There are a few things to share with you since my last update.
The Bank of Canada as expected did raise their overnight rate by 0.25%. Chartered Banks followed suit and are increasing their prime lending rate by 0.25%. We’ve been contacted by many variable rate clients asking if they should lock in? While each situation is unique we still recommend a variable rate plan for clients who aren’t at the limit of their qualification. When you consider a 0.25% increase in Prime, variable rate mortgages are still 0.50% to 0.75% lower than most 5 year fixed rate mortgages. The savings of a variable are still worthy of staying the course for most borrowers.
Fixed interest rates have also increased based on bond yields climbing higher on positive Canadian economic data. The 5 year benchmark qualifying rate is now 4.84%. This is an increase of 0.2% which reduces borrower buying power $11.25/month for every $100,000 based on a 25 year amortization. Stated another way, borrowers qualifying for an average $400,000 of mortgage need to earn an additional $1542 in income per year to compensate for the 0.2% increase in the qualifying rate.
The latest GDP numbers came in above forecast, bolstering the Bank of Canada’s rosy contention that our economy is back on track. May’s economic growth beat forecasts by 0.40%. Real GDP growth came in at an impressive 0.6%, compared to the 0.2% economists expected. All things considered Canada is on track for 3% growth this year led by quarrying, oil and gas extraction and manufacturing sectors.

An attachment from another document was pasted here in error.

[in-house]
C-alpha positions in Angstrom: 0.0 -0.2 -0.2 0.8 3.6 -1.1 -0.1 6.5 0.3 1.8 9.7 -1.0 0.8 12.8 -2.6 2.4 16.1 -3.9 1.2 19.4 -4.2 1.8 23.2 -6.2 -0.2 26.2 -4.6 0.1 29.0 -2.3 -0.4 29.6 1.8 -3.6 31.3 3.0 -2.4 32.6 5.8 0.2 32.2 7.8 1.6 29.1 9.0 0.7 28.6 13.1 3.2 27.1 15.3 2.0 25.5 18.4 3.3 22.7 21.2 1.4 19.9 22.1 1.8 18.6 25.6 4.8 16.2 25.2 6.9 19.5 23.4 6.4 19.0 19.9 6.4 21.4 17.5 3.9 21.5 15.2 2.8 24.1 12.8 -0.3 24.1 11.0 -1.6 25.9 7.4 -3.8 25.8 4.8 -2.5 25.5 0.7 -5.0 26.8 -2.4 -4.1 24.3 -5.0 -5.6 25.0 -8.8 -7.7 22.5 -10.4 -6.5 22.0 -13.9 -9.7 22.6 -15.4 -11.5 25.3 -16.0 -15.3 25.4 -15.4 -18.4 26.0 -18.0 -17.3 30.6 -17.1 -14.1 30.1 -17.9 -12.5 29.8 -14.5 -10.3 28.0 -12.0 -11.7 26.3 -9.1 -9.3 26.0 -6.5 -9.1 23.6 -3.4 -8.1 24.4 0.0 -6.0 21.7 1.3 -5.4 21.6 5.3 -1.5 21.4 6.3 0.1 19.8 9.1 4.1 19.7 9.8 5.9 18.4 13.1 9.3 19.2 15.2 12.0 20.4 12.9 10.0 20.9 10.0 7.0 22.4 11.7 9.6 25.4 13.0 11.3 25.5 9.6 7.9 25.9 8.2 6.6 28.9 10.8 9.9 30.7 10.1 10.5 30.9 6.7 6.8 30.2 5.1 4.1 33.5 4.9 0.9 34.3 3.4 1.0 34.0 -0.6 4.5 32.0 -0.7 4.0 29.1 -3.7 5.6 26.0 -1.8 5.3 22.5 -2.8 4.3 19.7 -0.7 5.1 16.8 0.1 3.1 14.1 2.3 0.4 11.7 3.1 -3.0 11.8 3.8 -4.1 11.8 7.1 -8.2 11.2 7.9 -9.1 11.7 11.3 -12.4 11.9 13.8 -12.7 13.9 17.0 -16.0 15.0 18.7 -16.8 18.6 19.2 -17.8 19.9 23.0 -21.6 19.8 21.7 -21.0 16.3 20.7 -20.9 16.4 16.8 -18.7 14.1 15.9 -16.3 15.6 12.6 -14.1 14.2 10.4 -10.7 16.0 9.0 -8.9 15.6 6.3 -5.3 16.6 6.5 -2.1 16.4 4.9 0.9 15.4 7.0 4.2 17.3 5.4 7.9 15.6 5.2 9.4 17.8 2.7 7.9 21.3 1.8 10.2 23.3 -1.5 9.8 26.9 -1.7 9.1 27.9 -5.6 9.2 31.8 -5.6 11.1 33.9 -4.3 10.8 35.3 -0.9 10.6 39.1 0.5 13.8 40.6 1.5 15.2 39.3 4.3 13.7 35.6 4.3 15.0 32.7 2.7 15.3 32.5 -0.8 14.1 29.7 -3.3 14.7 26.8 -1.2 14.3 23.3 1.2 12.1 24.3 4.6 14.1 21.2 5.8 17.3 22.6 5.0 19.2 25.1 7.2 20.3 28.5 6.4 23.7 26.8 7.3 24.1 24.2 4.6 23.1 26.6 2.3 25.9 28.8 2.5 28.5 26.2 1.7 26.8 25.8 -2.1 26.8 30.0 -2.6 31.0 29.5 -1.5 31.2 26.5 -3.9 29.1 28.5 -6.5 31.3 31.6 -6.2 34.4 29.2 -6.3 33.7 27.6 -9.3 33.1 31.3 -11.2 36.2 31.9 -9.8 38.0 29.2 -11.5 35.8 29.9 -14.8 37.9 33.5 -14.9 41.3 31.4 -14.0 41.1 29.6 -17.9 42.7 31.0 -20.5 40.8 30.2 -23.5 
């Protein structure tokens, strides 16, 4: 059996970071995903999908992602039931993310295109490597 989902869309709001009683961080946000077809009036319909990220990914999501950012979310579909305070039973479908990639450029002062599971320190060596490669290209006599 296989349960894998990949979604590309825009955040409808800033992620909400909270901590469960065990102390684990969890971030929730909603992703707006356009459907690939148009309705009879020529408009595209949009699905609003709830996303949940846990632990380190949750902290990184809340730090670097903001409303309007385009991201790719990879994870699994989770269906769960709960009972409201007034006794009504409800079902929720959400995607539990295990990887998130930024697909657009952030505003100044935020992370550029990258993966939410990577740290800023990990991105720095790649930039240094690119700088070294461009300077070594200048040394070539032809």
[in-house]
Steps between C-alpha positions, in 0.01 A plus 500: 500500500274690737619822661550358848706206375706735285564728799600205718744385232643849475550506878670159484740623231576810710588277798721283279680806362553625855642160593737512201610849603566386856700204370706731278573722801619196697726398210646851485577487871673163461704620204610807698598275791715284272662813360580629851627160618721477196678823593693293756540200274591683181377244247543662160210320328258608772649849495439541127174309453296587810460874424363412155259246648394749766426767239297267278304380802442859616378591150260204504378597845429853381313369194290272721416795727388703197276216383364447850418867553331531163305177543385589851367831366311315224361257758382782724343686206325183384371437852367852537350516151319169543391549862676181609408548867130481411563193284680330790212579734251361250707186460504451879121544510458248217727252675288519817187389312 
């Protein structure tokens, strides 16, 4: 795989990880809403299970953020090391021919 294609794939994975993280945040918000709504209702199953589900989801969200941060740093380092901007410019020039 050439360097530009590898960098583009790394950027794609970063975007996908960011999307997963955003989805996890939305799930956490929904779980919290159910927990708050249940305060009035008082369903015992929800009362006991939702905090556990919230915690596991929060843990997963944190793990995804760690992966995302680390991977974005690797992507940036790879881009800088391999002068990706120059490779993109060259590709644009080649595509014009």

Apart from household debt-loads and stalled wage growth keeping inflation muted, most of Canada’s economic concerns remain international. The main issues are US protectionism, Brexit, and recent comments by China’s senior economic officials advising for the balance of this year China will focus on de-leveraging debt. China’s debt levels are estimated to now exceed 300% of their GDP. With China’s economy at 6.9% GDP (Exceeding their target of 6.5%), they have room to start deleveraging. The global economy seems to be expanding again despite geo-political risks. As such the BoC can hardly be blamed for trying to give itself room for some future stimulus should the economic picture turn ugly. The BOC’s next rate setting is in September, but it is unlikely the central bank will make announce any additional increases before October when it will update its economic forecast and its monetary policy report.
Have a great rest of the week and thanks again for your amazing support!